According to Marjorie Stiefel, who with her husband Al slaves over the Rocky Mountain Audio Fest for months on end, this year's RMAF has 142 exhibit rooms, 29 more than last year. The show, has in fact, not only reached the hotel’s size limit—the DTC Marriott is Denver's third-largest—but also exceeded Marjorie's and Al’s energetic capacity. Fried to a crisp beyond the smile, the couple is considering hiring help for next year in order to meet increased demand from such major players as Linn, McIntosh, Esoteric, dCS, Kimber, Wilson, BAT, Gamut, Clearaudio, Edge, Ayre, Nordost...you name them.
The fourth annual Rocky Mountain Audio Fest is taking place this weekend at the Denver Tech Center Marriott. Registration was up 15% this year; snapped in the line in front of the registration desk at 9am was erstwhile Stereophile staffer Jonathan Scull (sensible suit, smart tie, and flashy glasses), these days a successful PR and marketing consultant.
ArkivMusic.com has just signed a deal with Warner Classics to reissue, on demand, out-of-print recordings from Teldec, Erato, and Warner Classics. The site's first 300 offerings from the Warner USA catalog, available at the end of October, will join the more than 4000 other out-of-print titles from EMI, Sony/BMG, Universal Music Group, and two dozen independent classical music labels now available on demand from ArkivMusic on ArkivCD. An additional 1000 ArkivCD reissue titles should become available by the end of 2007.
EMI and Virgin Classics, one of the oldest and two of the most respected names in classical music, have undertaken a series of audiophile-friendly initiatives designed to strengthen their online presence. At the start of September, the labels together launched the EMI and Virgin Classics Listening Club. Open to music lovers who purchase new EMI or Virgin Classics discs marked with the Opendisc logo, the club's "exclusive" online environment offers participants the opportunity to build relationships with some of the labels' top artists.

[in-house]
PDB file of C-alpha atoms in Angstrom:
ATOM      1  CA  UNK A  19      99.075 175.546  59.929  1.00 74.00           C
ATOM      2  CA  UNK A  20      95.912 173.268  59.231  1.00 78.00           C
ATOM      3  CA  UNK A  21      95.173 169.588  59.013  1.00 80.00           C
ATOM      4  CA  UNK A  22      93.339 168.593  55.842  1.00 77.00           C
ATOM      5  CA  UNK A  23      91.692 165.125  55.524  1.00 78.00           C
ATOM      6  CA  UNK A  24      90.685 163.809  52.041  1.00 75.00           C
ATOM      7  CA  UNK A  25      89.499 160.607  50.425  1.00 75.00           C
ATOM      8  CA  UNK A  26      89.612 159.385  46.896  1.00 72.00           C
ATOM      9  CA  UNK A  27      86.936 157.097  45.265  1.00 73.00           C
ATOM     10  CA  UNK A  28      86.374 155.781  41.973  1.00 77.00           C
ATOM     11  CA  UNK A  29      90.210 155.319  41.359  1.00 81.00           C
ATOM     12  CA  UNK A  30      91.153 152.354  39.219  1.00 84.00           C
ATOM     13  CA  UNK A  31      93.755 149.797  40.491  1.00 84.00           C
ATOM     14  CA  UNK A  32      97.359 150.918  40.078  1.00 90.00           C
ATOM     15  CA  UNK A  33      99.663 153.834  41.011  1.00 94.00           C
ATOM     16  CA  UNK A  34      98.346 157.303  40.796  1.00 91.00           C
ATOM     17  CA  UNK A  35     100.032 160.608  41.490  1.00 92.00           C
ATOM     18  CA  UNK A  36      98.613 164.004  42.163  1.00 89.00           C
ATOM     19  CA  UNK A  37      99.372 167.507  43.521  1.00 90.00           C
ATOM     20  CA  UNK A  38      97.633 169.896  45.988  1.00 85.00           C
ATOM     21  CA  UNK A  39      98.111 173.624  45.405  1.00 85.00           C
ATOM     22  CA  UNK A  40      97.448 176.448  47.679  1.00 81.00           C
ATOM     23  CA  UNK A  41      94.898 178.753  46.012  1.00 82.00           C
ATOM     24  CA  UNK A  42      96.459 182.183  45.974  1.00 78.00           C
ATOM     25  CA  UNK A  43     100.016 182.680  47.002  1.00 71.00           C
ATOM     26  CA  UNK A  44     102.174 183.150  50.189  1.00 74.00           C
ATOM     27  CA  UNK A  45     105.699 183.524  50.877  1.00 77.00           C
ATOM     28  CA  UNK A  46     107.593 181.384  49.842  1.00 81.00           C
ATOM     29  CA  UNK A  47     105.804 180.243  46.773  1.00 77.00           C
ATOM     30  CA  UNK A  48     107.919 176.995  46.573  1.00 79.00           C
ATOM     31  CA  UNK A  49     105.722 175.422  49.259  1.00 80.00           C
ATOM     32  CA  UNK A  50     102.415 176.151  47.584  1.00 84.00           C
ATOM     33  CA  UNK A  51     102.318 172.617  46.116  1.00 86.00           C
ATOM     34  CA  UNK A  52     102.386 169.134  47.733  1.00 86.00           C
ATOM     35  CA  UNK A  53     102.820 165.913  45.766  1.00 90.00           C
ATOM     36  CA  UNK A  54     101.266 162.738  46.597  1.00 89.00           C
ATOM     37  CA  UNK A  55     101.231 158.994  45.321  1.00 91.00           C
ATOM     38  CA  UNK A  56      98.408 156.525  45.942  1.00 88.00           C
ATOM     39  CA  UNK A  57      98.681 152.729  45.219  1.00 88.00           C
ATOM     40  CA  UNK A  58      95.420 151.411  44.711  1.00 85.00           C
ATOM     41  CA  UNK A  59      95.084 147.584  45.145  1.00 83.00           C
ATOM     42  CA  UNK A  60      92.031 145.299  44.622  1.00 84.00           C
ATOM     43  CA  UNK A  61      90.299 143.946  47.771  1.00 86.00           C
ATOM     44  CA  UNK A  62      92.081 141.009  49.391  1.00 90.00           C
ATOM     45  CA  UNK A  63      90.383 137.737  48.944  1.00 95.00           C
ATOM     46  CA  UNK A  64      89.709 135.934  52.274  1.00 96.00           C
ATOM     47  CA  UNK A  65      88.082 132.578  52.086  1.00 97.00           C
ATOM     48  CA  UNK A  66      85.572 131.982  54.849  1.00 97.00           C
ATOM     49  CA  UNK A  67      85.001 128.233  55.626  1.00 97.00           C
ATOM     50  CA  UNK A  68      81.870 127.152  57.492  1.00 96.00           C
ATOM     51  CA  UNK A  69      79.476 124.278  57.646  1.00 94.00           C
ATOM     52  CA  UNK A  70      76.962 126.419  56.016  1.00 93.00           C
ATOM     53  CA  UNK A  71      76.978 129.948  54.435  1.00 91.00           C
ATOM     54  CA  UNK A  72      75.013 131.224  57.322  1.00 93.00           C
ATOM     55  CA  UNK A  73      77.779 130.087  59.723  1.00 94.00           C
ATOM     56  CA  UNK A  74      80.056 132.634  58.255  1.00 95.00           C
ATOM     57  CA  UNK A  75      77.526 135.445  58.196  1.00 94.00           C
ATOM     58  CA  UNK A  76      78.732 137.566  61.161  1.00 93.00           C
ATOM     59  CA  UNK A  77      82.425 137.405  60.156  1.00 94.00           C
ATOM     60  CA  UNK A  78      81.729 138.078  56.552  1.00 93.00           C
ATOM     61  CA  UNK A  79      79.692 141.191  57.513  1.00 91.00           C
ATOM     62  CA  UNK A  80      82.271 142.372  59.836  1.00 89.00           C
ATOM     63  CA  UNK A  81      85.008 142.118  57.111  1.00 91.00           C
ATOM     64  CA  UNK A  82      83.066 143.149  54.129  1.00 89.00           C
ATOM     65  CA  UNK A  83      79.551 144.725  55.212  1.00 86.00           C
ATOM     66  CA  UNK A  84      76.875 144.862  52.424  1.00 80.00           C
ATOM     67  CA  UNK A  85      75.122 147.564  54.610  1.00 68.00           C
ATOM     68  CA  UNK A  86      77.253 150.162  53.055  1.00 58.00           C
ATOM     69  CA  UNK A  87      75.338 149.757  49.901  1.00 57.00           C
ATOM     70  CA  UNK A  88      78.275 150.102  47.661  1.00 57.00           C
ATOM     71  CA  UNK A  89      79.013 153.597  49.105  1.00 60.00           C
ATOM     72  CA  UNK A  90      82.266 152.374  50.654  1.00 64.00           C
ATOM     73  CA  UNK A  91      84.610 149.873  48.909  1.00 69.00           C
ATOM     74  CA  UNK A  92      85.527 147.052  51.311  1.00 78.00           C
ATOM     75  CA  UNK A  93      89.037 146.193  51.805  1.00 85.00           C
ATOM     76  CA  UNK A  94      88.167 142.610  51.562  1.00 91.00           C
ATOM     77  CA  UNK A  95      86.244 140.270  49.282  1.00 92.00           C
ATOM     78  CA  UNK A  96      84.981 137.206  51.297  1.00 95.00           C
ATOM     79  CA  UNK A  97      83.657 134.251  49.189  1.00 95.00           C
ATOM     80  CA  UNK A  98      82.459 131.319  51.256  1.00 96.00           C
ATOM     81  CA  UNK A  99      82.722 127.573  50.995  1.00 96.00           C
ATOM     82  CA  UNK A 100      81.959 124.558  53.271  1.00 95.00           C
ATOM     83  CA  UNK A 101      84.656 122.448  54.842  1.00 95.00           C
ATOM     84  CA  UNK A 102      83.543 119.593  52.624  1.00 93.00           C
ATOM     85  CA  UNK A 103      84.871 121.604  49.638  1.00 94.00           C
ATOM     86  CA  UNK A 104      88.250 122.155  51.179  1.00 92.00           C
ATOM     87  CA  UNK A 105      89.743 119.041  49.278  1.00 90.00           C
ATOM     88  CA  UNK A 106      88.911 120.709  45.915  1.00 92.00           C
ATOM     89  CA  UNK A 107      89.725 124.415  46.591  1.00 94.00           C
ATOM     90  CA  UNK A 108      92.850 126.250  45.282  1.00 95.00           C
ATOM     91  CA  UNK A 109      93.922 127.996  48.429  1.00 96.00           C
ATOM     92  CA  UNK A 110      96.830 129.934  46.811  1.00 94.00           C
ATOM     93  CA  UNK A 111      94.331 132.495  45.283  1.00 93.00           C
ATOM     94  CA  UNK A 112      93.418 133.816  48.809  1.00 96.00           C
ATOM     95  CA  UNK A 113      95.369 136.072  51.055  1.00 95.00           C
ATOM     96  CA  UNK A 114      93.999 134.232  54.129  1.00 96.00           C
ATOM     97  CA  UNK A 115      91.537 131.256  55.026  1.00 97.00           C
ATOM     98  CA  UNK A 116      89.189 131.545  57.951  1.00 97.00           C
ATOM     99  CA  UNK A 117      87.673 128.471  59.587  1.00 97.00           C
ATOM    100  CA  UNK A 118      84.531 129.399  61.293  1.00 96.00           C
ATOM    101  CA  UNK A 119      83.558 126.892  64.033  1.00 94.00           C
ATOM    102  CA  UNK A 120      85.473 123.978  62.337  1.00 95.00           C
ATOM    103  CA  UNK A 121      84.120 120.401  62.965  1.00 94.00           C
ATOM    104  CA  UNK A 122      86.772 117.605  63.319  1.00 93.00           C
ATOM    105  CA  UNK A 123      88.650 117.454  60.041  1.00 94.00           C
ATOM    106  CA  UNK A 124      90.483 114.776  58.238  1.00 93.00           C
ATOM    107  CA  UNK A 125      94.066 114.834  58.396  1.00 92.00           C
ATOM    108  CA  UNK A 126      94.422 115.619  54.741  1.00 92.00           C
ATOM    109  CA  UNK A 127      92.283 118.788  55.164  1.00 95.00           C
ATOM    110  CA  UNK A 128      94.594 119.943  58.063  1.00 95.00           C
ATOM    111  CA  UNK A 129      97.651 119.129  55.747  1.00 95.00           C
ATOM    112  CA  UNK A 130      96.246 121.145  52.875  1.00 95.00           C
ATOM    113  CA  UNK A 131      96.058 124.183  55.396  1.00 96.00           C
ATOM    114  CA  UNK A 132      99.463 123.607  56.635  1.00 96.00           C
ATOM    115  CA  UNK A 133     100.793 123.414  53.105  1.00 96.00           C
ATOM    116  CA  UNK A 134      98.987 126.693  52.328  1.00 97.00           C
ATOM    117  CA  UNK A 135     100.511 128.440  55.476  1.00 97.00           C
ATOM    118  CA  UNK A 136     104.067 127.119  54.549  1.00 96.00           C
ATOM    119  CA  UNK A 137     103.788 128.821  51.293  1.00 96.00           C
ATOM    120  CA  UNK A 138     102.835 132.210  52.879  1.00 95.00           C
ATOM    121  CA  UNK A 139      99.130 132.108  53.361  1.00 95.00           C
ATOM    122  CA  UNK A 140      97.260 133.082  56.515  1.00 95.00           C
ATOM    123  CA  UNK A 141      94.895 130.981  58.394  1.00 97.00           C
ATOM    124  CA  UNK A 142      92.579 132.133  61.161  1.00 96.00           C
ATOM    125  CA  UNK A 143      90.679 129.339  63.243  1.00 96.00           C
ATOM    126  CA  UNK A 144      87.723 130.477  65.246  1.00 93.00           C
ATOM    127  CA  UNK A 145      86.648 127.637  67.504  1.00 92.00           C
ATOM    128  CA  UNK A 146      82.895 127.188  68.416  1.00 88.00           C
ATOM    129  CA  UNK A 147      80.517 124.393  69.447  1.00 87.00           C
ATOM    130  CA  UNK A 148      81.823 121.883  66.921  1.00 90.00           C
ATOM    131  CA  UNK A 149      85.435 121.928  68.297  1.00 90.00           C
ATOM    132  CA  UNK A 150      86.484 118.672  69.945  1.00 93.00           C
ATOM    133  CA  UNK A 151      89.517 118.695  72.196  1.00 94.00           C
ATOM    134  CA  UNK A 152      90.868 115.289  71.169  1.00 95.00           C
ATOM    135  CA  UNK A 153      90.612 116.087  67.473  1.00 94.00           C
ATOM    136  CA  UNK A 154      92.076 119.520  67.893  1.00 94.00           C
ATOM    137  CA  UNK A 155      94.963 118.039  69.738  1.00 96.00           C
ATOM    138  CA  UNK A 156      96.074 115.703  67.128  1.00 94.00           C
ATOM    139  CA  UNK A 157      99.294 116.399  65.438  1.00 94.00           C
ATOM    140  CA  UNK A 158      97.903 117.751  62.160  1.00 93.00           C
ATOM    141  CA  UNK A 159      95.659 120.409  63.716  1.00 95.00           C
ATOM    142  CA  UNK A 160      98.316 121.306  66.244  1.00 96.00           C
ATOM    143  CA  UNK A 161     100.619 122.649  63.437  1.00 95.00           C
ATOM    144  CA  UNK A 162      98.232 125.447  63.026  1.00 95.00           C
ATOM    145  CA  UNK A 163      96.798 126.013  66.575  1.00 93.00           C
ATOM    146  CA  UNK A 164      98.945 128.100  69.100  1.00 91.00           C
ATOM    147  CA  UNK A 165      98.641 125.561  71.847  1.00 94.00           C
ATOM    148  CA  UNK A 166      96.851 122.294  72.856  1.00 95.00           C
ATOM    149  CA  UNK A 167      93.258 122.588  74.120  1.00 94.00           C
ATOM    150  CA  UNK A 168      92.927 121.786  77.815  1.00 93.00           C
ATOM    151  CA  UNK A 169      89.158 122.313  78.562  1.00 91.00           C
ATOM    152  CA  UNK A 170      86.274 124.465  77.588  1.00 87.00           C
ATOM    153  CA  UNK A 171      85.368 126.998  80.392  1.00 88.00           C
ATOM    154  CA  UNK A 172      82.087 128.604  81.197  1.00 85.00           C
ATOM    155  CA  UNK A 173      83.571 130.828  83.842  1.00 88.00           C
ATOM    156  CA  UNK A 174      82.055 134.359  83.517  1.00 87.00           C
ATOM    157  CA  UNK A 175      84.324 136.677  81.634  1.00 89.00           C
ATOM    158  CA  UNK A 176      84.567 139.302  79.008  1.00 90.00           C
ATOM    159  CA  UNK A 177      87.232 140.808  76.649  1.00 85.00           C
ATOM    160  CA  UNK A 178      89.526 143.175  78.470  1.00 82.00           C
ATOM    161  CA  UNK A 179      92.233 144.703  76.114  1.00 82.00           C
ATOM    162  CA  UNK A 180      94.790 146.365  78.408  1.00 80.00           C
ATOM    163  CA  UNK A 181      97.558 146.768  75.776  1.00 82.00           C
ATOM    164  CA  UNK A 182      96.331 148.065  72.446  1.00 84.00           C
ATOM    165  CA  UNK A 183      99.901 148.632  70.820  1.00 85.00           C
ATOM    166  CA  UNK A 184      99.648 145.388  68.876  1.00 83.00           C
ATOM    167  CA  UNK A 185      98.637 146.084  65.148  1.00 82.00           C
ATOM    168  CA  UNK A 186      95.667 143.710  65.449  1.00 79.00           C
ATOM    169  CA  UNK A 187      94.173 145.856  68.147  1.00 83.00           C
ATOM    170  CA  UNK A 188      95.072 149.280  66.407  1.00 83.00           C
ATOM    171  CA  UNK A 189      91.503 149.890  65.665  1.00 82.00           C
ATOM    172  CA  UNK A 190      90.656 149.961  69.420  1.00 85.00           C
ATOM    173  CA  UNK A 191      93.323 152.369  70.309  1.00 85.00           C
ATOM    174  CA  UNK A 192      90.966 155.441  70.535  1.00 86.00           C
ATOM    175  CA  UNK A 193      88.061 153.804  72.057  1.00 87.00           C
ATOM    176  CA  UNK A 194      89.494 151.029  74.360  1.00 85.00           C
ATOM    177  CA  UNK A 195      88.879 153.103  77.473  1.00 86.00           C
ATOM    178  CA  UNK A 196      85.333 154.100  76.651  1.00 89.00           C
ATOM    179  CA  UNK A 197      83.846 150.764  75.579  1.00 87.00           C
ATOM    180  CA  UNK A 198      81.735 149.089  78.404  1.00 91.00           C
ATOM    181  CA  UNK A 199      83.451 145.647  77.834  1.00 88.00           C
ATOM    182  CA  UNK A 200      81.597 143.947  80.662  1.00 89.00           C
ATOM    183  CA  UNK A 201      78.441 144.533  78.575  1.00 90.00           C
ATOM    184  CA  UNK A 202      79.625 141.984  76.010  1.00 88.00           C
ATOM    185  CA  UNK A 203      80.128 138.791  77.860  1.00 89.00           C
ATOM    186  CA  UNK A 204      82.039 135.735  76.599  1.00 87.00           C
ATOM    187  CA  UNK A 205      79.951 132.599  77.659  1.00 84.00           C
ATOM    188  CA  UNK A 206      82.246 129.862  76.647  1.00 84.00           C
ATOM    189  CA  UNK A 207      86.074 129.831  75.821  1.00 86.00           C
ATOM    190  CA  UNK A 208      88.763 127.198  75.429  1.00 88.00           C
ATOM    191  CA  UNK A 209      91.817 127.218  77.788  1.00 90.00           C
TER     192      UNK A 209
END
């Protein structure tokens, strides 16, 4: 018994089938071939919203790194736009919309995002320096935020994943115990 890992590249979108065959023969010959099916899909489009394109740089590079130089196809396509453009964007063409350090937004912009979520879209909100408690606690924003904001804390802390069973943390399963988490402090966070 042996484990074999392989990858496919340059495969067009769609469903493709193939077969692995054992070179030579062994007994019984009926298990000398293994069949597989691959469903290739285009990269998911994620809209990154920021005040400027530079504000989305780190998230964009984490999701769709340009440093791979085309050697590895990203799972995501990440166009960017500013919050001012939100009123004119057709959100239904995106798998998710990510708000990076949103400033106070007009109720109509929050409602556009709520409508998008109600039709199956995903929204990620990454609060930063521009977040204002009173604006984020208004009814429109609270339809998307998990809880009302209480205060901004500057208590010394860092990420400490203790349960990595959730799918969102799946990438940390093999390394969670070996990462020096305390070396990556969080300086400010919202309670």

Naxos is making money from classical music. In the record industry, which seems to daily lament declining sales, piracy, and the demise of bricks-and-mortar retailers, that's news in itself. But when the world's largest independent classical-music company is able to turn a tidy profit while catering to the needs of audiophiles, that's cause for rejoicing.
Luciano Pavarotti interrupted the extended farewell tour he'd begun in 2004 to undergo cancer surgery last July in a New York City hospital. Though he often proclaimed intentions to resume touring, he was forced to curtail further public appearances. After a recent hospitalization for a high fever, he was released on August 25 to spend his remaining days at home. His second wife, sister, four daughters, nephews, and close relatives and friends were all at his side in Modena September 6 as he died.
A fellow member of the Bay Area Audiophile Society recently forwarded to me a link to Wikipedia's entry for audiophile. It's a horror. Even before the page defines the word, it begins with a large question mark, circled in green, and the warning, "This article or section may contain original research or unverified claims. Please help Wikipedia by adding references."
Treasured as much for her bubbling personality and administrative acumen as for her extraordinary voice, coloratura soprano Beverly Sills died of lung cancer on July 2. One of the finest high-flying sopranos of the latter 20th century, she leaves behind a rich legacy of recordings and an opera scene revitalized by her tireless efforts on behalf of American singers.
Our meeting was propitious and totally unexpected. The locus was Los Angeles' Sheraton Gateway Hotel last May, on which we had all descended for Home Entertainment 2006. As a contributor to Stereophile's Show blog, my assignment was as liberal as they come: Go where you are drawn, listen as you will, and record your impressions.
Now that more and more music lovers are turning to the Internet to purchase CDs, DVDs, and downloadable files#151;see WP's story on iTunes this week—Naxos isn't taking any chances. The world's largest classical music label, whose US branch, Naxos of America, also claims to be the #1 independent distributor of classical music in the US, has recently set up multiple websites to lure music lovers into the fold.